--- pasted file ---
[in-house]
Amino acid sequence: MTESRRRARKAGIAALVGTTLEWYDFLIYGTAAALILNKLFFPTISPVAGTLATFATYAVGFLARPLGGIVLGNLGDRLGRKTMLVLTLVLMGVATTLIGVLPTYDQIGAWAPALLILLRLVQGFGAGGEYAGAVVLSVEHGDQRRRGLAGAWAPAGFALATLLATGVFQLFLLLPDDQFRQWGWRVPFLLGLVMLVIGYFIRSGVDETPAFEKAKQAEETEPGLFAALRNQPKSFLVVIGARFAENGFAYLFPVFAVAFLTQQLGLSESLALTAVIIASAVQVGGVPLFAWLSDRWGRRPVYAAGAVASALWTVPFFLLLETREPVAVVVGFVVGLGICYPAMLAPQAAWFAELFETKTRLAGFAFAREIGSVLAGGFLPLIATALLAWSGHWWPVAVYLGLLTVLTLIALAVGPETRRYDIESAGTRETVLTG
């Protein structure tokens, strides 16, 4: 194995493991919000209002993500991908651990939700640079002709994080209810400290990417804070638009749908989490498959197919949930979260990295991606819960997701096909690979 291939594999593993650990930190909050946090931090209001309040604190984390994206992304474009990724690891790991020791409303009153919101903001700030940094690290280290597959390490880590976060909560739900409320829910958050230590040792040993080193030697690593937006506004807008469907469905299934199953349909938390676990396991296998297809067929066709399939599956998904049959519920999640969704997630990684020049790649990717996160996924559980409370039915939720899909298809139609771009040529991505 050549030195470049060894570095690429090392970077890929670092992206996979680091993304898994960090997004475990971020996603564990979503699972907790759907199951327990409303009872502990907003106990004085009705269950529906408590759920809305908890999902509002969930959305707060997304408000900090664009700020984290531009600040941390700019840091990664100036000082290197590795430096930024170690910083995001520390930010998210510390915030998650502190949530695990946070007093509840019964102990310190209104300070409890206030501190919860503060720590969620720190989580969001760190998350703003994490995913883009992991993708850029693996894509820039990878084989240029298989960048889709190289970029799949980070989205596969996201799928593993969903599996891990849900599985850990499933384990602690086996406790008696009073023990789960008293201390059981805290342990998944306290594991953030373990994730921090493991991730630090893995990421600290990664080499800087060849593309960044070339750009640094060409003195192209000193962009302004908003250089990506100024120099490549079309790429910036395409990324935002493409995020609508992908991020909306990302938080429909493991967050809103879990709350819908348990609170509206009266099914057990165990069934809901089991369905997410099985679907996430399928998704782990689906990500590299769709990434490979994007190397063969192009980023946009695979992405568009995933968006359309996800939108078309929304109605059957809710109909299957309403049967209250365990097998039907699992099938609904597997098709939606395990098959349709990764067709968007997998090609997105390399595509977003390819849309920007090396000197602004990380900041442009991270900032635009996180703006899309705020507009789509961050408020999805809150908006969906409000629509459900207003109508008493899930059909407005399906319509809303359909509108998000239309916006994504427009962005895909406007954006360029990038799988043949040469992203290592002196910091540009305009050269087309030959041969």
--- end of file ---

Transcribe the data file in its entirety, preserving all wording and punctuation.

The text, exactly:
[in-house]
Amino acid sequence: MTESRRRARKAGIAALVGTTLEWYDFLIYGTAAALILNKLFFPTISPVAGTLATFATYAVGFLARPLGGIVLGNLGDRLGRKTMLVLTLVLMGVATTLIGVLPTYDQIGAWAPALLILLRLVQGFGAGGEYAGAVVLSVEHGDQRRRGLAGAWAPAGFALATLLATGVFQLFLLLPDDQFRQWGWRVPFLLGLVMLVIGYFIRSGVDETPAFEKAKQAEETEPGLFAALRNQPKSFLVVIGARFAENGFAYLFPVFAVAFLTQQLGLSESLALTAVIIASAVQVGGVPLFAWLSDRWGRRPVYAAGAVASALWTVPFFLLLETREPVAVVVGFVVGLGICYPAMLAPQAAWFAELFETKTRLAGFAFAREIGSVLAGGFLPLIATALLAWSGHWWPVAVYLGLLTVLTLIALAVGPETRRYDIESAGTRETVLTG
């Protein structure tokens, strides 16, 4: 194995493991919000209002993500991908651990939700640079002709994080209810400290990417804070638009749908989490498959197919949930979260990295991606819960997701096909690979 291939594999593993650990930190909050946090931090209001309040604190984390994206992304474009990724690891790991020791409303009153919101903001700030940094690290280290597959390490880590976060909560739900409320829910958050230590040792040993080193030697690593937006506004807008469907469905299934199953349909938390676990396991296998297809067929066709399939599956998904049959519920999640969704997630990684020049790649990717996160996924559980409370039915939720899909298809139609771009040529991505 050549030195470049060894570095690429090392970077890929670092992206996979680091993304898994960090997004475990971020996603564990979503699972907790759907199951327990409303009872502990907003106990004085009705269950529906408590759920809305908890999902509002969930959305707060997304408000900090664009700020984290531009600040941390700019840091990664100036000082290197590795430096930024170690910083995001520390930010998210510390915030998650502190949530695990946070007093509840019964102990310190209104300070409890206030501190919860503060720590969620720190989580969001760190998350703003994490995913883009992991993708850029693996894509820039990878084989240029298989960048889709190289970029799949980070989205596969996201799928593993969903599996891990849900599985850990499933384990602690086996406790008696009073023990789960008293201390059981805290342990998944306290594991953030373990994730921090493991991730630090893995990421600290990664080499800087060849593309960044070339750009640094060409003195192209000193962009302004908003250089990506100024120099490549079309790429910036395409990324935002493409995020609508992908991020909306990302938080429909493991967050809103879990709350819908348990609170509206009266099914057990165990069934809901089991369905997410099985679907996430399928998704782990689906990500590299769709990434490979994007190397063969192009980023946009695979992405568009995933968006359309996800939108078309929304109605059957809710109909299957309403049967209250365990097998039907699992099938609904597997098709939606395990098959349709990764067709968007997998090609997105390399595509977003390819849309920007090396000197602004990380900041442009991270900032635009996180703006899309705020507009789509961050408020999805809150908006969906409000629509459900207003109508008493899930059909407005399906319509809303359909509108998000239309916006994504427009962005895909406007954006360029990038799988043949040469992203290592002196910091540009305009050269087309030959041969």